Archive for November, 2007

Evolution vs. Intelligent Design debated

This Friday the University of Edinburgh Humanist Society and the Humanist Academy jointly hosted a debate entitled “Are we here by Chance, or by Design… or should we ask deeper questions?”. Speaking for Evolution were Professor Roger Downie (Zoology Dept, Glasgow University) and John Wiltshire (Mathematical Physicist,Systems Engineer). Speaking for Intelligent Design were Dr. Alistair Noble (Chemist, Educational Consultant) and Dr. Alistair Donald (Church of Scotland Minister, PhD Environmental Science). Each team of speakers were given 30 minutes to present their arguments, 15 minutes to respond to their opponents’ presentations and then 30 minutes were left for questions from the floor. I was glad to see these issues being properly debated by a well-qualified panel. My only encounters with Intelligent Design theories so far have been the usual extremists and Creationists so I was looking forward to seeing the actual hypotheses presented to the scientific community and their responses.

Continue reading ‘Evolution vs. Intelligent Design debated’

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My approach to humanism

Technically speaking, I am a secular humanist and atheist. That is to say, I don’t believe in the existence of any kind of deity and I choose to live my life without religion or any such belief. Philosophically speaking, I’m a materialist in my approach to the world. My views on the world are based on scientific method and reasoned discussion, and I believe that ideas should be challenged and investigated always. I have absolutely no problem with being a product of evolution and an equal creature to every other on this planet. For me, the world, this universe and the very possibility of life is as beautiful and incredible as I could ever wish for and I don’t feel the need for someone to attribute this to. The world is neither evil nor good but just an accumulation of different forces, needs and events.

All this aside, I still very much believe in the human capacity to be rational and considerate of others. I am not a nihilist nor a hedonist; I don’t seek to live for pleasure alone and I don’t exist in a vacuum without beliefs or purpose. It is my belief that humans are capable of comprehending the consequences of their actions and able to co-operate and work to the benefit of more than the individual and to avoid harming others. I believe that every life has worth and value, and deserves respect and equal consideration. For me, humanism is a philosophy and community where we can discuss ideas of ethics and share a positive view of human life. It is not about humans being placed as superior but about recognising and embracing the capacity in humans to act fairly and rationally, or at least to try. The final humbling part is to accept that we are just human, that we’re not perfect and that at the end of the day we’re just curious creatures who remain a part of this planet and its ecosystem.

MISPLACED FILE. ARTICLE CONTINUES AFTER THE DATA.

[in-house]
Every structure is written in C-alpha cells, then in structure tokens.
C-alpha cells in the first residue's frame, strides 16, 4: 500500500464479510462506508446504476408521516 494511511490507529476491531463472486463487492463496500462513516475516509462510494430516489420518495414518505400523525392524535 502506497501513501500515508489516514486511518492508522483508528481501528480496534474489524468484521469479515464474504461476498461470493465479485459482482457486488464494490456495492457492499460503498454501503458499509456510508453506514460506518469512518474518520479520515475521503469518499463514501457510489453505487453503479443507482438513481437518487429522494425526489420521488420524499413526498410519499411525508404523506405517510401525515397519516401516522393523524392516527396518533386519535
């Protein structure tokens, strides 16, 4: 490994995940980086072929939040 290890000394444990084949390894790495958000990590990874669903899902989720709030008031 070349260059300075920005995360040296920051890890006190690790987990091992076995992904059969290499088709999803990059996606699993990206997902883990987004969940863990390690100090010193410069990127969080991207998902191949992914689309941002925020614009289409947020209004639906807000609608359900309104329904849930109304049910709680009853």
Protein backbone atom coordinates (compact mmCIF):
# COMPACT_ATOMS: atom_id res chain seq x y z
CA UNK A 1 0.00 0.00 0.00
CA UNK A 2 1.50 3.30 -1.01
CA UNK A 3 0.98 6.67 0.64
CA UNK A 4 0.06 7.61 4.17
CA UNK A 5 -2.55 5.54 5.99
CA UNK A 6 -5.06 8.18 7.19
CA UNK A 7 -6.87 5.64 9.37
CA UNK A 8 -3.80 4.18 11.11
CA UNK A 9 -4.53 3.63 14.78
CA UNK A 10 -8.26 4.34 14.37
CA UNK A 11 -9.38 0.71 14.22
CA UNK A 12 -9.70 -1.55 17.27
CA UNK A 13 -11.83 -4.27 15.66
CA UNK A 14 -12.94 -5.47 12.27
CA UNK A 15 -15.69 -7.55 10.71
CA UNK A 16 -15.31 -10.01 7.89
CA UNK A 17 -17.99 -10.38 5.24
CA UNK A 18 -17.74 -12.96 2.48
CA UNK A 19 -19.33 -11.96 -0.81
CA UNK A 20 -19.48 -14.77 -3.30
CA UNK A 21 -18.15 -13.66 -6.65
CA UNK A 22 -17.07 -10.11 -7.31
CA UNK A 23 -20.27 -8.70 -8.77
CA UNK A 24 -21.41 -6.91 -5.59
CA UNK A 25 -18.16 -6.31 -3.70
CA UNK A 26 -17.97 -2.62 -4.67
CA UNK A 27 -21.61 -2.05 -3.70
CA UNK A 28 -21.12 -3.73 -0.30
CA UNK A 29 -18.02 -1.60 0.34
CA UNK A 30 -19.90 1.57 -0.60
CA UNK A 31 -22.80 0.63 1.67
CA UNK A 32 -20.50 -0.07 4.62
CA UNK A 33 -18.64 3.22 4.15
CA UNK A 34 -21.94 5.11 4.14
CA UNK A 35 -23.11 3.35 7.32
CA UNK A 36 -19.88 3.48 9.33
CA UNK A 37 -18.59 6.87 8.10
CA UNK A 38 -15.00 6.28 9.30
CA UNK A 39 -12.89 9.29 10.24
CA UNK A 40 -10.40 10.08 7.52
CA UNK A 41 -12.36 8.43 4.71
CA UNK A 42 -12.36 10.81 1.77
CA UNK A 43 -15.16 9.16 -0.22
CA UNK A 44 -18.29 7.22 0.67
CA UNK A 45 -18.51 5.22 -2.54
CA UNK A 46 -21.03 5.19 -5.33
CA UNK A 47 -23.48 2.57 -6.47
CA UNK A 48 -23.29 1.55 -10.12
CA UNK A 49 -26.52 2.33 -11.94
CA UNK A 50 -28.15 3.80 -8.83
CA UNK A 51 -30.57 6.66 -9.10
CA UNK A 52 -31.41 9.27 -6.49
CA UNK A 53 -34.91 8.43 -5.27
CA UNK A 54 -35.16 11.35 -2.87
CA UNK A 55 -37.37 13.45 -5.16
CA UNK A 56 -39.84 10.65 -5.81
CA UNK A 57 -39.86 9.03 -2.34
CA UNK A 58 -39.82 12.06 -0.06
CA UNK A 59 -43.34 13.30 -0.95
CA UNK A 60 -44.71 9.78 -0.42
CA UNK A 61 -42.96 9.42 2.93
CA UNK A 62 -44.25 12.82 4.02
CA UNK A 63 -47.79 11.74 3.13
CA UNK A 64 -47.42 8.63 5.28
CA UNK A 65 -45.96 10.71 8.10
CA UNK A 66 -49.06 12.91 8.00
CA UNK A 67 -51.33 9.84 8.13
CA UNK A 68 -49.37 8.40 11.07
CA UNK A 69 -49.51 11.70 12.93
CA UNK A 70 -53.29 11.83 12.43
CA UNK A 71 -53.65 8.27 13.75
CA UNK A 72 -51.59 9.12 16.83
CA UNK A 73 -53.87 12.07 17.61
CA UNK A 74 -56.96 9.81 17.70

This should be an adequate summary of some of the main points. I also recommend looking at the Amsterdam Declaration for a nice representation of Secular Humanism that fits very well with my beliefs. I’ll discuss my ideas about other issues in subsequent posts.

An introduction

Welcome to my humanist blog!

I have been very much inspired to create this by reading the Friendly Humanist’s blog and also by the weird and wonderful discussions at Edinburgh University Humanist Society meetings. This is where I plan to discuss ethical issues, my life as a humanist and also thoughts about the Humanist movement itself. I hope that some will find it interesting and maybe thought provoking. Just to clarify, I am an atheist and a Secular Humanist and that is what I refer to when I use the words ‘Humanist’ and ‘Humanism’.

Please feel free to submit comments and ask questions!